Trump Seeks UAW Support With Anti-EV Stance

Photo: Cadillac
Photo: Cadillac

In the middle of the North American International Auto Show in Detroit, on the brink of maybe the largest UAW strike in history, and embroiled in a somewhat messy electric vehicle production ramp-up nationwide, former President and Fulton County co-defendant Donald Trump took to social media to bash EVs and Biden in hopes of gaining UAW support for his 2024 presidential re-election campaign. On Truth Social, Trump posted this week that Biden administration policies will make it so “the Great State of Michigan will not have an auto industry anymore,” and pleaded “United Auto Workers, VOTE FOR TRUMP.”

The Trump campaign released a statement last week outlining Trump’s theoretical first day in office, including a “complete and total repeal of Biden’s catastrophic EV mandate.” There is not currently a national EV mandate in place, though the EPA has proposed a plan to require 67% of new cars sold to be zero emissions by the year 2032. The federal government, likewise, has issued a goal of 50% zero emissions new vehicles sold by 2030. Both are still under review, and neither can be considered a mandate.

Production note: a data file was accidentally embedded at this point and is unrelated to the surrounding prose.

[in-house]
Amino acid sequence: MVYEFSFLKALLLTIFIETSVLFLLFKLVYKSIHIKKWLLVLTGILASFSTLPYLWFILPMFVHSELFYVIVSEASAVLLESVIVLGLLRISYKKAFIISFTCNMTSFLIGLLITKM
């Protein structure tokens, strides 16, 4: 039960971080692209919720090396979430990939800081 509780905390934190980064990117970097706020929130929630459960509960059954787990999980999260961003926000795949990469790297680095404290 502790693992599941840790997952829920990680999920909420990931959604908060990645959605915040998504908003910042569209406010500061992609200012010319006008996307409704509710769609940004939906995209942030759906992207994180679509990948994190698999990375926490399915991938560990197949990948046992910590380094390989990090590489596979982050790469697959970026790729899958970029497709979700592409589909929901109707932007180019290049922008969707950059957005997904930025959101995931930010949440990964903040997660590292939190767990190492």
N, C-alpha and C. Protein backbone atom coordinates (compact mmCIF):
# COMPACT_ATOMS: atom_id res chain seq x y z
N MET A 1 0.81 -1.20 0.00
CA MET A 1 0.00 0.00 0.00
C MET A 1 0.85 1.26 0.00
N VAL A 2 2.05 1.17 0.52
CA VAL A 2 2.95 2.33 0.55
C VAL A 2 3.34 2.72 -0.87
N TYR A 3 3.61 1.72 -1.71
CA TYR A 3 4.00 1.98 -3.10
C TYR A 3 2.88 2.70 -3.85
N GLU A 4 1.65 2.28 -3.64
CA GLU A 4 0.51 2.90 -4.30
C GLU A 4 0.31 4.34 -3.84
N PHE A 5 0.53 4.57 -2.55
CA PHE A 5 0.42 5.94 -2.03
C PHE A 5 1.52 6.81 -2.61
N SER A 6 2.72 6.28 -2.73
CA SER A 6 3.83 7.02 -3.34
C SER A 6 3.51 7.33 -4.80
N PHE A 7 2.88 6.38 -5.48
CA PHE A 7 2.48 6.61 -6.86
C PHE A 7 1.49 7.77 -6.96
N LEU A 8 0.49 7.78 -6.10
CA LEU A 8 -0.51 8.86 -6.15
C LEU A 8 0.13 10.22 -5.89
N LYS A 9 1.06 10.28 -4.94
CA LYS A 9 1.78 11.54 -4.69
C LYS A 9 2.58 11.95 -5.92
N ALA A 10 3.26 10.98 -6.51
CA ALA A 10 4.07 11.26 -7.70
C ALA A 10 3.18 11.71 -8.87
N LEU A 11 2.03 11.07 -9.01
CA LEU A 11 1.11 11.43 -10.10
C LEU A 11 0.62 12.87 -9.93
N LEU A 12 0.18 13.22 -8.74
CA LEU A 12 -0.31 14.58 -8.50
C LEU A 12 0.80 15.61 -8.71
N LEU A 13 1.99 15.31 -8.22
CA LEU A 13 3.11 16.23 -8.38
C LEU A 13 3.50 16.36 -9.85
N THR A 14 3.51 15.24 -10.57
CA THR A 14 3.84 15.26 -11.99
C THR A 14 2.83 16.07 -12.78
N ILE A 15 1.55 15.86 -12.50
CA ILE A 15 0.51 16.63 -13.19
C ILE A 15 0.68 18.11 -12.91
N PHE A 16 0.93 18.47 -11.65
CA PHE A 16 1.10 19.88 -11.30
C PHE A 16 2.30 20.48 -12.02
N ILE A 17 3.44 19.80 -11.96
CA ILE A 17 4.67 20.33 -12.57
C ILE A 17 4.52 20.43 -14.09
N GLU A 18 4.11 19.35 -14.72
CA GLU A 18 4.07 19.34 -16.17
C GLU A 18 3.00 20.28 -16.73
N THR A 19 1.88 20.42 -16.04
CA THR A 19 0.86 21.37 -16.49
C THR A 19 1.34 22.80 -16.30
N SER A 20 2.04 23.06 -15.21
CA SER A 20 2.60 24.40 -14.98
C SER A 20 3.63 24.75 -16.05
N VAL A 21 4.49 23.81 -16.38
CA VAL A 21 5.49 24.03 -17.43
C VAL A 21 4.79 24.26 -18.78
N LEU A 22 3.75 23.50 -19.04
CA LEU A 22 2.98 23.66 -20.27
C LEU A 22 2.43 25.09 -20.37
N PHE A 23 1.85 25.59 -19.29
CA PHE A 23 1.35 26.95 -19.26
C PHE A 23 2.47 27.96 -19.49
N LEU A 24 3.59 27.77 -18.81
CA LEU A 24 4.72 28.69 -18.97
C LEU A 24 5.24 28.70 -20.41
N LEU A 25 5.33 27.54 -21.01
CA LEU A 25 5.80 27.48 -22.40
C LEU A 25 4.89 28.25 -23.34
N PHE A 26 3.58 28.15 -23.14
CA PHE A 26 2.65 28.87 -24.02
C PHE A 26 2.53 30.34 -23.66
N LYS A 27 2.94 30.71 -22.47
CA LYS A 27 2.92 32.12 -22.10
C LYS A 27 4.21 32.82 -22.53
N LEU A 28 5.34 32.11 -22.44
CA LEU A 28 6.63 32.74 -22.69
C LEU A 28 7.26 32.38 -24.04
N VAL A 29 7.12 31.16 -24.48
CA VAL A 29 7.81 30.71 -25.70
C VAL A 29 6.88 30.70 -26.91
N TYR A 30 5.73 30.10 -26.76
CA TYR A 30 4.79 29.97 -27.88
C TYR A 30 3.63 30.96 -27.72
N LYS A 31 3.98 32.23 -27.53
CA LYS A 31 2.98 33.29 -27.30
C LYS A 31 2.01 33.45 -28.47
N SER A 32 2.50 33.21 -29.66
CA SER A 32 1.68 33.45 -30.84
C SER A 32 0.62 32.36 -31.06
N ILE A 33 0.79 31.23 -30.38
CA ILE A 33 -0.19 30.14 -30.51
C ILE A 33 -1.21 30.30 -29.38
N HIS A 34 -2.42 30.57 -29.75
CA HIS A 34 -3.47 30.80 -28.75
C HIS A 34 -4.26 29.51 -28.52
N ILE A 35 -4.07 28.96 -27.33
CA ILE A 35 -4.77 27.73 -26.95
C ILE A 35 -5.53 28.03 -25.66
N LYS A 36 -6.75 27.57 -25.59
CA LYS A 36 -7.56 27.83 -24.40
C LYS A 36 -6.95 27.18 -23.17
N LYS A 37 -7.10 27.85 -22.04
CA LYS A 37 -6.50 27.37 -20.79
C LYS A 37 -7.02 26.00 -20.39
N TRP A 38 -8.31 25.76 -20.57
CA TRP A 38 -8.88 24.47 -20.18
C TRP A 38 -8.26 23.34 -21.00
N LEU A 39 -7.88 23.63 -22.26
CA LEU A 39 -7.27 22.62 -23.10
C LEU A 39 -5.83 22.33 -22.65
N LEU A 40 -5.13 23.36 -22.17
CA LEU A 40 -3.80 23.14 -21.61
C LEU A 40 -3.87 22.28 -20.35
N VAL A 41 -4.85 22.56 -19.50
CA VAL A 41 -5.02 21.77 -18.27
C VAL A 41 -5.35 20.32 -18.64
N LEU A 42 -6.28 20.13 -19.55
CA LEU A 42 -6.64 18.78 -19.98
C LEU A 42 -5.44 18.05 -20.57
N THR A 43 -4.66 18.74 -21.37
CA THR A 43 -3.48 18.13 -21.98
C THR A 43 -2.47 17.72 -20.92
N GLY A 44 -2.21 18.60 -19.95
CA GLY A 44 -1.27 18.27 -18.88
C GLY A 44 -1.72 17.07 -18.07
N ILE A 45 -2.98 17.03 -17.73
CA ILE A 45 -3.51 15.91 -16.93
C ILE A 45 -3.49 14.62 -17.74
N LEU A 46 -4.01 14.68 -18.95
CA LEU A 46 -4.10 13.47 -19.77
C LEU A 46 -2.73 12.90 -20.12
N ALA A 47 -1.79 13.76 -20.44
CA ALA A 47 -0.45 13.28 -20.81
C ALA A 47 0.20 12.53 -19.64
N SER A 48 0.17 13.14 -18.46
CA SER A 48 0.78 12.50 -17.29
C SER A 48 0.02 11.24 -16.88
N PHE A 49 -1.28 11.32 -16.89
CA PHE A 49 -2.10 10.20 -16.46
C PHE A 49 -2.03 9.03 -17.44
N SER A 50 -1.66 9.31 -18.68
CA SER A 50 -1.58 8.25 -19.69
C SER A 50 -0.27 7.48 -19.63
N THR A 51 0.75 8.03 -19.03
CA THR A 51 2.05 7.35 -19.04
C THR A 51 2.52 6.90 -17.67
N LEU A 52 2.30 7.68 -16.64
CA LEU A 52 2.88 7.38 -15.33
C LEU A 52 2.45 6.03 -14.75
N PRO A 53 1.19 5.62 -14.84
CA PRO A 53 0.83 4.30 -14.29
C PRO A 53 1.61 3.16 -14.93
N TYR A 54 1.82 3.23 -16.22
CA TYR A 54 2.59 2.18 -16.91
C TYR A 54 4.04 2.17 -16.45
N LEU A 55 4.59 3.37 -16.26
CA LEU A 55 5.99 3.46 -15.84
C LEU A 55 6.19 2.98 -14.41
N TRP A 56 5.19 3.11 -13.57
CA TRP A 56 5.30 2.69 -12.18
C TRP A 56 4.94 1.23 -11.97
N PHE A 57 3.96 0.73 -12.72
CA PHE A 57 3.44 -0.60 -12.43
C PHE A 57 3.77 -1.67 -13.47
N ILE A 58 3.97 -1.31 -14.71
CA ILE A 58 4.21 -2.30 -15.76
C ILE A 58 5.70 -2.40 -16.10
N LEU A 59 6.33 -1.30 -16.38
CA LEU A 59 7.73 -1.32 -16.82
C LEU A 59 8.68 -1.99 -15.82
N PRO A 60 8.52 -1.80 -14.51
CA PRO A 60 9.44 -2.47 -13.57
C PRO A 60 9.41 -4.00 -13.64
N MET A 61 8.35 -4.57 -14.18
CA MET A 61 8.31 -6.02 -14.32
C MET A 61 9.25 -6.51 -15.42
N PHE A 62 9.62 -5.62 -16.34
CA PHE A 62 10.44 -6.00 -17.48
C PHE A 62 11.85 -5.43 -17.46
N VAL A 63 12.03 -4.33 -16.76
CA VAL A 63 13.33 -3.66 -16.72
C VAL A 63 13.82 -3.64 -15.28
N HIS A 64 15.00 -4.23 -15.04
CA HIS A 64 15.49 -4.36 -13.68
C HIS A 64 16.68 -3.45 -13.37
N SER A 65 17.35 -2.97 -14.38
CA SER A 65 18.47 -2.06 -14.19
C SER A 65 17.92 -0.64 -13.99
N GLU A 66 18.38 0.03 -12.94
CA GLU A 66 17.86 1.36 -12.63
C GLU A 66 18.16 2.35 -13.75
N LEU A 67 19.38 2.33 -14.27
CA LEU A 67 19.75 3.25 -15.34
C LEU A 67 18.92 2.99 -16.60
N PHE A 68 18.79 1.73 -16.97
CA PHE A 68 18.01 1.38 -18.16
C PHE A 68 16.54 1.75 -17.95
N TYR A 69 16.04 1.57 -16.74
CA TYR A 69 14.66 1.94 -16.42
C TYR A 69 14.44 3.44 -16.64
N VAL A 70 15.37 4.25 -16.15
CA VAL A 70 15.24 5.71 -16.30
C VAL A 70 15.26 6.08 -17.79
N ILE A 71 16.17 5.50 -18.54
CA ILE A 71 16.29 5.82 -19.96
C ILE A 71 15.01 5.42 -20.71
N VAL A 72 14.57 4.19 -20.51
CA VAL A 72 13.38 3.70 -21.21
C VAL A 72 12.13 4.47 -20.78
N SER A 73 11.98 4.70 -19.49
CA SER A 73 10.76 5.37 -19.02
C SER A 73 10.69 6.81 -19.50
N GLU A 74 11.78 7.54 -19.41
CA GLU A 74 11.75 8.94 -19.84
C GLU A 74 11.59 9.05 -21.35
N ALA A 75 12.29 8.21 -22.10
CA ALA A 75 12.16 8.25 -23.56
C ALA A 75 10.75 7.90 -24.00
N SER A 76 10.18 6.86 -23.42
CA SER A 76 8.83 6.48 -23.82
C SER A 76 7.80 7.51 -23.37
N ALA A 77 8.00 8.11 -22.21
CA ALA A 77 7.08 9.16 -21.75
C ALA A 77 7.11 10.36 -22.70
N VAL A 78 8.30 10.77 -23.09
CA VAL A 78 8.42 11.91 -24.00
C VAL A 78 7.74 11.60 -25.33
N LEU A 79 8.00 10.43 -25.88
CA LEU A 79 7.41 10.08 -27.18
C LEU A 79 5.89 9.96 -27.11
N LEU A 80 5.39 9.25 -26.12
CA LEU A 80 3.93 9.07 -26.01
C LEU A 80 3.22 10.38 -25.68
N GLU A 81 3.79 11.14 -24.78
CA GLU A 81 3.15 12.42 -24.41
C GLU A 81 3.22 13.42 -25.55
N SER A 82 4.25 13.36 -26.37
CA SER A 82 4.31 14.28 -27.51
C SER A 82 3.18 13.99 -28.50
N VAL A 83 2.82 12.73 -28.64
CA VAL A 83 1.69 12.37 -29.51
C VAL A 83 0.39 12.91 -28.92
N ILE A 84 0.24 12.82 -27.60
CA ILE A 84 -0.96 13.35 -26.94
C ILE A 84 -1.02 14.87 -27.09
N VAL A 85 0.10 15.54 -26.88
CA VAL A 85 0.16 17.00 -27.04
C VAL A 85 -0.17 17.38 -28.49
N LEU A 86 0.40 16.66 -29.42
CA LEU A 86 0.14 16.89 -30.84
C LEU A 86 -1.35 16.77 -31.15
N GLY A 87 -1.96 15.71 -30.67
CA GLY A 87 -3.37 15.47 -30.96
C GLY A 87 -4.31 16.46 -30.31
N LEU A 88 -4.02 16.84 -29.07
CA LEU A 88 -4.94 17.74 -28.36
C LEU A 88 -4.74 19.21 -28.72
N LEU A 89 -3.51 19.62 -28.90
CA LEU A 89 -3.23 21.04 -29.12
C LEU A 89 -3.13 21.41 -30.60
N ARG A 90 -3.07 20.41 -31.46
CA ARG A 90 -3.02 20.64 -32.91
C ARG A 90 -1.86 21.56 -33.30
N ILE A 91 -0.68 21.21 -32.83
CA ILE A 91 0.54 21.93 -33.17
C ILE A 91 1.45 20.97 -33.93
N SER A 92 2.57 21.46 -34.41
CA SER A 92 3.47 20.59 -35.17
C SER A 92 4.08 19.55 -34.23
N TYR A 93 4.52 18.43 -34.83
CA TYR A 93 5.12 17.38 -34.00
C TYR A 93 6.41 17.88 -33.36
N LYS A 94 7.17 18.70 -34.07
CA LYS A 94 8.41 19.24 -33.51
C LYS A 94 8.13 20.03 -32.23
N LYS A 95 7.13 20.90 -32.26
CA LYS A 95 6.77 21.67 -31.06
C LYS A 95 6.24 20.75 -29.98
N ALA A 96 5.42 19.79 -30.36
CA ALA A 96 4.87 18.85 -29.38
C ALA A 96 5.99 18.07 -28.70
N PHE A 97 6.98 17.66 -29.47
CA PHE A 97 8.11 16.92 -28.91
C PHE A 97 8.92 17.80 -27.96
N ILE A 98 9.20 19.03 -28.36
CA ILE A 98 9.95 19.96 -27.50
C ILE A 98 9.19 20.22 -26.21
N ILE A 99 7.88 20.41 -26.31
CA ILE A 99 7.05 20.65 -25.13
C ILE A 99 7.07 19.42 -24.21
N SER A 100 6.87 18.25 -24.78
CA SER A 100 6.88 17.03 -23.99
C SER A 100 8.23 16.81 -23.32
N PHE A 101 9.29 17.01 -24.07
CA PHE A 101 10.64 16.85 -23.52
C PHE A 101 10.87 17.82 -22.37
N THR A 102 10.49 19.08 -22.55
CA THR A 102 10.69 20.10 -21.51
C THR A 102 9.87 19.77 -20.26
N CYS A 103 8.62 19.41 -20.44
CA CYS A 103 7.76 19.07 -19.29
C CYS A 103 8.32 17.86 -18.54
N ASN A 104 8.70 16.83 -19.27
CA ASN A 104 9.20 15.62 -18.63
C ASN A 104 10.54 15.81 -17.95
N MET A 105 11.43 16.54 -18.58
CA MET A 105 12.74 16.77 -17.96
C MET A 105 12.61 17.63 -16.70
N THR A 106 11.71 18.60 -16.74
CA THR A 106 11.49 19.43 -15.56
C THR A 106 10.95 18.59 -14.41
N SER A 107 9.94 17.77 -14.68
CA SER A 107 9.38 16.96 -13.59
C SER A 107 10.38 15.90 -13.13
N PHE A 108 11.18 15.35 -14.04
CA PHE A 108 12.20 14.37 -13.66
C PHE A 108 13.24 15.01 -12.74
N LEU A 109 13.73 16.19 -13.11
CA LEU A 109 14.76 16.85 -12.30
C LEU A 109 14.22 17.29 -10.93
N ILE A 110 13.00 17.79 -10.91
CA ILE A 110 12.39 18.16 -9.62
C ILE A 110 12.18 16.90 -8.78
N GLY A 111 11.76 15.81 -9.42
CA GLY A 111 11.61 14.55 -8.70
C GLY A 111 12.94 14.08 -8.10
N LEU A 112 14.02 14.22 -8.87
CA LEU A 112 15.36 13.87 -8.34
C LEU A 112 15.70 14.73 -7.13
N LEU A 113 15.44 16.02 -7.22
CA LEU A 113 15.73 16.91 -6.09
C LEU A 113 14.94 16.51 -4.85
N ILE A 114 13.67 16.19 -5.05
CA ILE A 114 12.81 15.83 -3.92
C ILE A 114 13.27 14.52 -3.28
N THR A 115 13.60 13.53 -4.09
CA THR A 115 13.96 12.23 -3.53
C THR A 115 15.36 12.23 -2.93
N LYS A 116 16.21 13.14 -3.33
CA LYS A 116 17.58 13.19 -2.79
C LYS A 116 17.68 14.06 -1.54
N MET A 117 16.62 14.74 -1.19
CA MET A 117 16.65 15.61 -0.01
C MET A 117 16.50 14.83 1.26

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This outburst comes despite pledges from Stellantis, General Motors, and Ford to invest billions in electric and electrified production here in the U.S. Not to mention the dozens of other non-union factories churning out vehicles with plugs on U.S. soil. Automakers are committed to rapidly scaling EV production, and the UAW is not trying to resist the transition. Global adoption of EVs has been growing rapidly, with 19% of new car registrations in June being either battery-electric or plug-in hybrid electric vehicles. U.S. adoption has lagged significantly behind the rest of the world, as just about 7.2% of Americans are buying BEVs.

More than half of American auto buyers have stated that they’re interested in adding an electric car to their garage, and 53% of buyers say EVs will eventually replace ICE vehicles. It’ll take some time to get there, but the ball is certainly rolling in that direction.

Is an anti-EV stance the right one to help Trump win a presidency? It seems he’s fighting an uphill battle, doing little more than playing to his supporters who have made electrification, unions, and government protection of the environment political battlegrounds. Turning our backs on an electric future will only serve to alienate the rest of the world even further. If we simply sit back and allow China and Europe to control the global narrative on automotive propulsion, we’ll be stuck in the back seat and will see automotive exports grind to a halt.

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